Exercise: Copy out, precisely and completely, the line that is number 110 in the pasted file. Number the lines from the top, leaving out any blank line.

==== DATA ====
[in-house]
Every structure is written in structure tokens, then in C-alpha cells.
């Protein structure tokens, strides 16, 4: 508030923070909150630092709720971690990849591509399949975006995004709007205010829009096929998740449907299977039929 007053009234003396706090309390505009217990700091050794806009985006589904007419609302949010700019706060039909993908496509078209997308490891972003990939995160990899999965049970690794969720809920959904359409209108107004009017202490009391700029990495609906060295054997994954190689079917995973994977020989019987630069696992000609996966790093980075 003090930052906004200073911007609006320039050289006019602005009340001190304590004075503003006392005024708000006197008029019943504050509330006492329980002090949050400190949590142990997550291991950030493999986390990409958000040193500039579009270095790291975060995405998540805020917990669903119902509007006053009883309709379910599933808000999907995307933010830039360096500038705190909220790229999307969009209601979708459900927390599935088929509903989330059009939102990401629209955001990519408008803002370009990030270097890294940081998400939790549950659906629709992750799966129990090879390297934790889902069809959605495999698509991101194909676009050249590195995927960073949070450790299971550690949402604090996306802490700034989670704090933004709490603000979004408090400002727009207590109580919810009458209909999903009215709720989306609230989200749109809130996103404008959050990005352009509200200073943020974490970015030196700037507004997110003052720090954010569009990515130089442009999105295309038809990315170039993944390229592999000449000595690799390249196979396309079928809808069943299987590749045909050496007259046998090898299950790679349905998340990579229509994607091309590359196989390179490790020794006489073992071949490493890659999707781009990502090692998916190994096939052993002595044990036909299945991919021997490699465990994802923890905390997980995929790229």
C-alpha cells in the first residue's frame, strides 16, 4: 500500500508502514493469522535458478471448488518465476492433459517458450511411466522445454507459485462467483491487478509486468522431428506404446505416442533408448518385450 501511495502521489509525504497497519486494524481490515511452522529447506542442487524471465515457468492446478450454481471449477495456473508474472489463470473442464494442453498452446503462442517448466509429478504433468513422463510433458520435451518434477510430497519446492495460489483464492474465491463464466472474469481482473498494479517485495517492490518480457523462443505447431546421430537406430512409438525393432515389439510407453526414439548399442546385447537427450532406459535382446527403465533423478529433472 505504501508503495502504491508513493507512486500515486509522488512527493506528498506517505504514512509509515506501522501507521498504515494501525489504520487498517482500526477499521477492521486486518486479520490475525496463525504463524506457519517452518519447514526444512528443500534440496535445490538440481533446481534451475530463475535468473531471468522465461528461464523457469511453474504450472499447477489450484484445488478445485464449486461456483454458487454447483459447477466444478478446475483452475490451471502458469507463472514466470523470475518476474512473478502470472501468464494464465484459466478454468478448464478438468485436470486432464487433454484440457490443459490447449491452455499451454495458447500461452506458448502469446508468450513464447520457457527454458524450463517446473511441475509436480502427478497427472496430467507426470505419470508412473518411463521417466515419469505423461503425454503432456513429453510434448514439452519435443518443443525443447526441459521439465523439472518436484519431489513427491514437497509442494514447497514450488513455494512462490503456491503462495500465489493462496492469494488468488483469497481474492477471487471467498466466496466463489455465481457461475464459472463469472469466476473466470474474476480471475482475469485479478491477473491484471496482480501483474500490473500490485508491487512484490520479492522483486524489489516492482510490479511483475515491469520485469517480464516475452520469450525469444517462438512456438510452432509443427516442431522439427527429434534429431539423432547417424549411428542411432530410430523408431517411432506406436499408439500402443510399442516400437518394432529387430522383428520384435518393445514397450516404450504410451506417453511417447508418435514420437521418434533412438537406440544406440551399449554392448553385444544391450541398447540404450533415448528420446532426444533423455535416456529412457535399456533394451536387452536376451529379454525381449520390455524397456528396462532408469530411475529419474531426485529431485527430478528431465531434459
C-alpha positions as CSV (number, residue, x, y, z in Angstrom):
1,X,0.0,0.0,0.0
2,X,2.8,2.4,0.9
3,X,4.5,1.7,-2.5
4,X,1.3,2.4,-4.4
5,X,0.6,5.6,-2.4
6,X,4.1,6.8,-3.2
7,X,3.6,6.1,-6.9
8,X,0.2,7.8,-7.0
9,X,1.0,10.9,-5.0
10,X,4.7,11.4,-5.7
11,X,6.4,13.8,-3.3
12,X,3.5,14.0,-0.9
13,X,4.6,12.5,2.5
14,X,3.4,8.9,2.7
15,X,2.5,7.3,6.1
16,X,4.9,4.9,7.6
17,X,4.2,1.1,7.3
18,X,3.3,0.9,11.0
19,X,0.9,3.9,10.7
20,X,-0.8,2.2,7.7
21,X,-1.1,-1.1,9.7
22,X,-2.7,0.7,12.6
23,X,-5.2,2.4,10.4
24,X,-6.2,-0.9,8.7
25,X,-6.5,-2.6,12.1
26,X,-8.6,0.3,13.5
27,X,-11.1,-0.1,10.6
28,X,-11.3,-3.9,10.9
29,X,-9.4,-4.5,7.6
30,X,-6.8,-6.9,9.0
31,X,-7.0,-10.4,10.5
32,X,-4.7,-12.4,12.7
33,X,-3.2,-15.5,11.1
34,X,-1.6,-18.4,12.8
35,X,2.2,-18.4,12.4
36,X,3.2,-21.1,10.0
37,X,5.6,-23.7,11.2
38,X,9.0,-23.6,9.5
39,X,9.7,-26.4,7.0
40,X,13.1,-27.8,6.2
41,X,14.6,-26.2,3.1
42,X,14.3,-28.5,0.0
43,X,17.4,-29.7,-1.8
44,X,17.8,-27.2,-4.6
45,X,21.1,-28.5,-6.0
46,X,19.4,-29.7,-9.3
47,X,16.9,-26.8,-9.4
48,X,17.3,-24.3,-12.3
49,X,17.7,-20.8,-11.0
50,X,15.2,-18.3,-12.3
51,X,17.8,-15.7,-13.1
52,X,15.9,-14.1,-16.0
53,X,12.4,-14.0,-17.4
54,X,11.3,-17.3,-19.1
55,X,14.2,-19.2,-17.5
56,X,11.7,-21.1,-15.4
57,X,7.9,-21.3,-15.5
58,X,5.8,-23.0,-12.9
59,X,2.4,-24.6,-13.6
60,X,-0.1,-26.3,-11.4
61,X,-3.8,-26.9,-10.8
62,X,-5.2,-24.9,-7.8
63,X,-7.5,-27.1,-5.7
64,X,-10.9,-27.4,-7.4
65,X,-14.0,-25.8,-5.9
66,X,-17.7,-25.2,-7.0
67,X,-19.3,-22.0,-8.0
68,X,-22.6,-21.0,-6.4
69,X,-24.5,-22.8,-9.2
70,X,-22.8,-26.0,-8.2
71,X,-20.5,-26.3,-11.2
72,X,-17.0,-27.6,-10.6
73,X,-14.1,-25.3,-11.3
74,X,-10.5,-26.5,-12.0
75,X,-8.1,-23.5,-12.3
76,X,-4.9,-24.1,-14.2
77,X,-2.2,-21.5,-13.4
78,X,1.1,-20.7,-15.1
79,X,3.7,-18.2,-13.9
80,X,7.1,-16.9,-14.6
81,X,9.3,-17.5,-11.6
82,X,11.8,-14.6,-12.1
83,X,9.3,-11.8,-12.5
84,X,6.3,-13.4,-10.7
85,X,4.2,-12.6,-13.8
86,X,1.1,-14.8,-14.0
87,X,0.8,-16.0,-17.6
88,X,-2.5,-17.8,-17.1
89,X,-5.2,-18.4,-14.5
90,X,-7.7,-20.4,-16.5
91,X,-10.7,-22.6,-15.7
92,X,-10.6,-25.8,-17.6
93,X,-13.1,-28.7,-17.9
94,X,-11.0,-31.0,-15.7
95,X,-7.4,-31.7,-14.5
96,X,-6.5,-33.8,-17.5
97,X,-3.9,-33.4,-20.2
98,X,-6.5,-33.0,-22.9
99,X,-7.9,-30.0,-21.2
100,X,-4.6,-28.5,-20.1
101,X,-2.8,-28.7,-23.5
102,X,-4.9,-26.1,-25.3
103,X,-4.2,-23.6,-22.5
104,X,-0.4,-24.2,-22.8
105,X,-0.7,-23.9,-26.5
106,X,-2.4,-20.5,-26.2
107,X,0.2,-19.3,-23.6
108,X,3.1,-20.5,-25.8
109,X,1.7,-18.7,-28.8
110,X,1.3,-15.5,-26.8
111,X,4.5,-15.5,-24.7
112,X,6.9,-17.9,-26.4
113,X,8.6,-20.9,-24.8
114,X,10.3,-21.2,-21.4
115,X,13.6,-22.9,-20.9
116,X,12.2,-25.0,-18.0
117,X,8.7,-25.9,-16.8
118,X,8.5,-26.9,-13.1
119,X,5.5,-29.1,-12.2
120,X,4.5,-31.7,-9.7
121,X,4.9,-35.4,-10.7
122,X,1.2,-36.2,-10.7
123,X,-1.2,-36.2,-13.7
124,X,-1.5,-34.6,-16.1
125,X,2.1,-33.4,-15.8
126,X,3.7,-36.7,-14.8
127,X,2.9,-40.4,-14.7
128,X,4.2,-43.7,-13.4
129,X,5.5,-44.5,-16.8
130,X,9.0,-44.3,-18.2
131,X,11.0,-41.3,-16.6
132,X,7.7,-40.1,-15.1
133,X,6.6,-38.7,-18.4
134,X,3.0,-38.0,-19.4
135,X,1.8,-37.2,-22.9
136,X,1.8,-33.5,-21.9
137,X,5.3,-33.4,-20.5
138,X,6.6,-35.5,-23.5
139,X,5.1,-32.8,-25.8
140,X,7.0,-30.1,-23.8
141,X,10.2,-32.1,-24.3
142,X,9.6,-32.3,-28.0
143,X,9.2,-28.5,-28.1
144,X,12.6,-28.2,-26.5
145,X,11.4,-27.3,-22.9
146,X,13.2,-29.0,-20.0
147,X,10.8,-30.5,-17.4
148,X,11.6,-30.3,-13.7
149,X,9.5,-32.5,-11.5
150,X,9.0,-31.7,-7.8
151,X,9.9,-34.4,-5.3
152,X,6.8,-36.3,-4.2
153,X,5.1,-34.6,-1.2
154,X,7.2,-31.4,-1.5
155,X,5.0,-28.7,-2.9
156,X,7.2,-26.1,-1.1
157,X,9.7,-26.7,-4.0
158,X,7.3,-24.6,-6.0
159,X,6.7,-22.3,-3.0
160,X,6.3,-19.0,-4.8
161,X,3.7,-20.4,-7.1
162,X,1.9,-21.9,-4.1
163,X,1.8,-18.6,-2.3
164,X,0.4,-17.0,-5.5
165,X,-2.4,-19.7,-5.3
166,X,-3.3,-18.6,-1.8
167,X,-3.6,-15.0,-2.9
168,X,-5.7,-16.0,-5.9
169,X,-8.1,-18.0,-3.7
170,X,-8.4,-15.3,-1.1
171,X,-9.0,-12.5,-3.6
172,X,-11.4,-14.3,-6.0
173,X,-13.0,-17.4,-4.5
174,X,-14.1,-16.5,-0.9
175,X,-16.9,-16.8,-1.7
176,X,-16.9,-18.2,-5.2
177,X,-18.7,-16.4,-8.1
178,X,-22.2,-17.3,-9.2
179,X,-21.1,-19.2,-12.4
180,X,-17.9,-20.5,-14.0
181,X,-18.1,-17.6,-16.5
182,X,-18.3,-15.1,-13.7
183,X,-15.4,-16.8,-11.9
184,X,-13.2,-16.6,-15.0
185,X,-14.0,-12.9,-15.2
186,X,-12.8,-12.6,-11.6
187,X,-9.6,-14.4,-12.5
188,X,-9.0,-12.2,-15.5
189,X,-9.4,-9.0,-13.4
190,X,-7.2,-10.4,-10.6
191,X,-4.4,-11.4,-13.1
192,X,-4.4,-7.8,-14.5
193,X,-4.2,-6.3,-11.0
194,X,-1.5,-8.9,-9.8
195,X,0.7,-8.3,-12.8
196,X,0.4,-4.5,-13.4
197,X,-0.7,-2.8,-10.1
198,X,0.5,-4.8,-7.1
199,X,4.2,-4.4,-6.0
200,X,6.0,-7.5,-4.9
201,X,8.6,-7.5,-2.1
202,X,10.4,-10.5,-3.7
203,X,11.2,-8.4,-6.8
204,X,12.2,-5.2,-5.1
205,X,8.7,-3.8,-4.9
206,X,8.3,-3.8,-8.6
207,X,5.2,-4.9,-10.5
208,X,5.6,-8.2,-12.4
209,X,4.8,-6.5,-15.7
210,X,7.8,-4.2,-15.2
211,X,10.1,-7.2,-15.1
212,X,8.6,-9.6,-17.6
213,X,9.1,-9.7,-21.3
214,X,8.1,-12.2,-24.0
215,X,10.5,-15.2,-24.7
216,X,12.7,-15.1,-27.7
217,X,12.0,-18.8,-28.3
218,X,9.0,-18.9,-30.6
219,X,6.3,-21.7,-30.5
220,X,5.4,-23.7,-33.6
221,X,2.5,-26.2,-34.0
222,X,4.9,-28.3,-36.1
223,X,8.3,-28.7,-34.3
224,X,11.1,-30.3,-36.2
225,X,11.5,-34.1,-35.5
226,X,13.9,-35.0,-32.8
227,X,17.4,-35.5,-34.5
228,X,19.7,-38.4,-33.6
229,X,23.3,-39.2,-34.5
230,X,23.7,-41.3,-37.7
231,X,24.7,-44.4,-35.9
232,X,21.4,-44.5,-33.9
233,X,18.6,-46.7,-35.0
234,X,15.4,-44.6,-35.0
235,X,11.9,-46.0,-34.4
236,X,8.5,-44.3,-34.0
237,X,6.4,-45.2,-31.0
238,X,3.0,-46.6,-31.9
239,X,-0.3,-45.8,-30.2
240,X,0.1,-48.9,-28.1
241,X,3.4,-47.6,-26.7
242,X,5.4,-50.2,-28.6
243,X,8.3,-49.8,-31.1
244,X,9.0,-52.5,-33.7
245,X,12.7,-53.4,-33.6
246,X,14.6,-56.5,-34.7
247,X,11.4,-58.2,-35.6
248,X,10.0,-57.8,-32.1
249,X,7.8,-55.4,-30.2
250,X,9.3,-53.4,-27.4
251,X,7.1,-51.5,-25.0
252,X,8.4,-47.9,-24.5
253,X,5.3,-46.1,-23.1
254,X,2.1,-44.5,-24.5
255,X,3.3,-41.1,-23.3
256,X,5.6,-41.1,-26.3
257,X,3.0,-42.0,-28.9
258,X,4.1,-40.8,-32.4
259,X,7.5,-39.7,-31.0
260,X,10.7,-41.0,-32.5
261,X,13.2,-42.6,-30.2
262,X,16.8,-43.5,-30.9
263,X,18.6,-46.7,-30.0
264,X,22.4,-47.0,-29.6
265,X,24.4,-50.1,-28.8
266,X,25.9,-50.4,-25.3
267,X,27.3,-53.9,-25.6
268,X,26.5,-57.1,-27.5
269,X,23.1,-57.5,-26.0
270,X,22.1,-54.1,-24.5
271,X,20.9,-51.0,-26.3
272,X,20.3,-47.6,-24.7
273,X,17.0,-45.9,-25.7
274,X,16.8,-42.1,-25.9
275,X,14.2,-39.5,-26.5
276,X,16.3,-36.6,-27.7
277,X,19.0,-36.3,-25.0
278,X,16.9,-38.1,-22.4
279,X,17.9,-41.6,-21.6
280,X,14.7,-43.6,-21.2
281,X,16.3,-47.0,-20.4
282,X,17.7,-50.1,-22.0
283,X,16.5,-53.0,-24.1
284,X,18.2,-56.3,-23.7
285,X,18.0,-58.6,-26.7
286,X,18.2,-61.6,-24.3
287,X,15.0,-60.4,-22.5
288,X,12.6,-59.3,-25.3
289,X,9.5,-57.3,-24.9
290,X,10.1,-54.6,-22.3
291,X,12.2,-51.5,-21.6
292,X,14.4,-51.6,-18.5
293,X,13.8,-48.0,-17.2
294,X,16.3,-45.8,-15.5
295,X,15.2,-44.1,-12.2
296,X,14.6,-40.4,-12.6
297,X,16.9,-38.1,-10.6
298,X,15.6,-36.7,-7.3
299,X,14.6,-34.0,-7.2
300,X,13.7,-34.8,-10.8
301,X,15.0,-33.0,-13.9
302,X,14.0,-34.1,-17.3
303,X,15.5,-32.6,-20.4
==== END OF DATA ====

105,X,-0.7,-23.9,-26.5